Donovan Moore's Profile - Rotten Tomatoes

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Rating History

The Case for Christ
3 months ago via Rotten Tomatoes

The Case for Christ could easily be renamed 'The Sceptic's Guide to the Resurrection'. Honestly, sitting through this movie was GOD awful, and I mean that literally. It has the look and feel of a mid-budget indie flick but the dialog sounds like it was ripped straight off the Lifetime Channel. It aspires to be like the movie 'Spotlight', in reality, it falls flatter than Adam Sandler's career. Sure there are a few good bits here and there, but, overall it sucks.

Here is the breakdown. Newspaper reporter and longtime atheist Lee Strobel can't handle it when his wife discovers Jesus after meeting a new friend during a traumatic event. He does the only thing he knows to do. He investigate the resurrection in an attempt to disprove it. Lee Strobel is a real life person and the movie is based on a book Strobel had written after going through this journey.

This is where I leave the niceties behind and throw up the SPOILER WARNING. While the there is an attempt to portray Strobel as a cynic, he comes off as being completely intolerant. A man with daddy issues who is incapable of handling his wife getting saved in the name of Jesus Christ. He is completely intolerant. When the daughter ask the question "Who is Jesus", Strobel shuts the conversation down like a Michigan freeway under construction. The more he investigates the facts of the resurrection, the further he pulls away from his family and blames the wife. His journey also affects his work as well. While researching the Jesus thing, he does a half ass job on a story about an accused cop shooter that lands the shooter in jail because of information Strobel blindly accepts from the cops. I get the metaphor here. Strobel easily believes the police while stubbornly resisting information from the religious scholars. Even this part of the movie is glossed over in an attempt to push the resurrection down the throats of the audience like popcorn from the concession stand. Like Strobel, Jon Gunn (Director) does a half a$$ job at his job and misses the real story. In fact, after Strobel finds evidence that the shooter is innocent, the movie glosses over it by dropping a couple of lines in a couple scenes as if it was an afterthought.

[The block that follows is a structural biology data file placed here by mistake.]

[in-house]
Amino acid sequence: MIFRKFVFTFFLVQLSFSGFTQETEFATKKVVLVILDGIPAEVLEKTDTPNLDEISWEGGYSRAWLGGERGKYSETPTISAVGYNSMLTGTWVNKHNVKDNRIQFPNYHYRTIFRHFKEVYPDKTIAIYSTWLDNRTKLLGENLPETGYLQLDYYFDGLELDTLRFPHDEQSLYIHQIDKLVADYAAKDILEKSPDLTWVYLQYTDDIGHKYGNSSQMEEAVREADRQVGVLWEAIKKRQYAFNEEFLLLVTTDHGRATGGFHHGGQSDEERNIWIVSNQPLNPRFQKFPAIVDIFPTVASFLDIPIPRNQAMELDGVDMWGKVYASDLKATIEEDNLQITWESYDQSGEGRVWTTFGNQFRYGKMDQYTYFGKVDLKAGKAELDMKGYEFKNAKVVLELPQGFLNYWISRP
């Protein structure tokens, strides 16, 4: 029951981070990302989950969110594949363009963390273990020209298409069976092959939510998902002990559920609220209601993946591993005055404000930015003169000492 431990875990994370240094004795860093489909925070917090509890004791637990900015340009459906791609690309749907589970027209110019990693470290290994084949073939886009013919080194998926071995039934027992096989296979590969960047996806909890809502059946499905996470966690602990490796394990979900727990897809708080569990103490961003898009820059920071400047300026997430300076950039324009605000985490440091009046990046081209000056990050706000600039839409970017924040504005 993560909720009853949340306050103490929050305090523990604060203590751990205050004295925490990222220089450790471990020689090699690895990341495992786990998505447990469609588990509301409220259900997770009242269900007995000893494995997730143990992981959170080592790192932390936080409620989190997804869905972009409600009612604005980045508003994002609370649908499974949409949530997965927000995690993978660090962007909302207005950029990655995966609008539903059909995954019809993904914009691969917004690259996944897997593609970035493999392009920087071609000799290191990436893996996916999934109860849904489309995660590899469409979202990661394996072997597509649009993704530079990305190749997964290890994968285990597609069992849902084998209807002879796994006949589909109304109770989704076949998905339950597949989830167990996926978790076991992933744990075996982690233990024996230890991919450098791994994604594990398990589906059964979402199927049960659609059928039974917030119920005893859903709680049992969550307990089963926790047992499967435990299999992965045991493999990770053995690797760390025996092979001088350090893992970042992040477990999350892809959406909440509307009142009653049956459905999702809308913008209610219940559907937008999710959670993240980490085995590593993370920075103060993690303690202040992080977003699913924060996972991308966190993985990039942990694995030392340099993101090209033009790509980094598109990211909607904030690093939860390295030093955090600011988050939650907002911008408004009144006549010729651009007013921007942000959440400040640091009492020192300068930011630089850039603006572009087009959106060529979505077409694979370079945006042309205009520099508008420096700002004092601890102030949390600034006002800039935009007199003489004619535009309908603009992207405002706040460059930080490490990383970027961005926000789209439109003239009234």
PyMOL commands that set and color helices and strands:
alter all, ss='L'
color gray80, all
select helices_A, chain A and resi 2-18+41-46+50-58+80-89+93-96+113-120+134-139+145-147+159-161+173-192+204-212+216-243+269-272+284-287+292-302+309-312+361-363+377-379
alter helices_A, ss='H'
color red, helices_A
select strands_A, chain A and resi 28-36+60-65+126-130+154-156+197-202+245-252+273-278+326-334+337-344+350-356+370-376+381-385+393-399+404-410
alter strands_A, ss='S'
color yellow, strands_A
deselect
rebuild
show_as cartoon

This is the biggest reason why 'The Case for Christ' is crap. The writer Brian Bird and the Director Gunn burns so much energy trying to sell the audience on the resurrection, the more interesting subplot feels like filler. The story of the cop shooter James Dixon is the clearest metaphor for Jesus and should have taken center stage. Dixon is persecuted by the man, confesses his sins, then thrown in jail only to walk free later. The missed potential is mind blowing. It's for this reason I can't endorse 'The Case for Christ'. Not even as a free bootleg found in the parking lot of the local Walmart. If you want to watch one man's religious journey of self-discovery watch 'Heaven is for Real', at least you'll see a cool portrait of Jesus that looks like Berry Gibb.

Beauty and the Beast
4 months ago via Rotten Tomatoes
½

'Beauty and the Beast' is the musical 'LA LA Land' wants to be when it grows up.

Passengers
Passengers (2016)
7 months ago via Rotten Tomatoes

Passengers only has three things going for it. Special Effects, Jennifer Lawrence, and Chris Pratt. All three you can get by watching the trailer so do that instead of watching the movie

The Magnificent Seven
10 months ago via Rotten Tomatoes

The Magnificent Seven is exactly what you expect. Solid action. Classic western story. And a lots of hero shots of Denzel Washington in silhouette. Despite the few flaws, the movie is pretty good. It's easy to overlook the clichéd trick shooting and the larger than life characters. Those are the things that make mythical westerns mythical. Director Antoine Fuqua avoided the attempt to chase realism and in doing so created a good old fashion feel good for the good guy flick that's worth seeing.

Snowden
Snowden (2016)
10 months ago via Rotten Tomatoes
½

If you think he is a Whistleblower, 'Snowden' is a movie about a patriotic individual out to expose government wrong doing. If you think he is a criminal, 'Snowden' is about a naïve goody-goody who is disillusioned about his role in the intelligence community. Either way, there are times when Oliver Stone's intentions are clear when the movie take a temporary turn for the preachy. There are moments when the movie advocates for the protection of privacy. But those moments are necessary. They help to explain the thing that Snowden is attempting to expose. If you overlook that however, you'll find a pretty solid Ripped-From-The-Headlines flick about one man's fight with his own conscience.

Personally, I am of the belief that Edward Snowden is both a whistleblower and a criminal. If I set my personal beliefs aside, I have to say it's hard to set your personal beliefs aside. So much of how you see the movie 'Snowden' depends on how you see the man Snowden. It's all perspective. Whether you love him or hate him, 'Snowden' is a good late summer flick with solid acting and good directing. With a foundation of making films like 'Platoon', 'Wall Street', and 'JFK', Oliver Stone is probably best suited for a project like this. A rare Hollywood match of Director and Subject.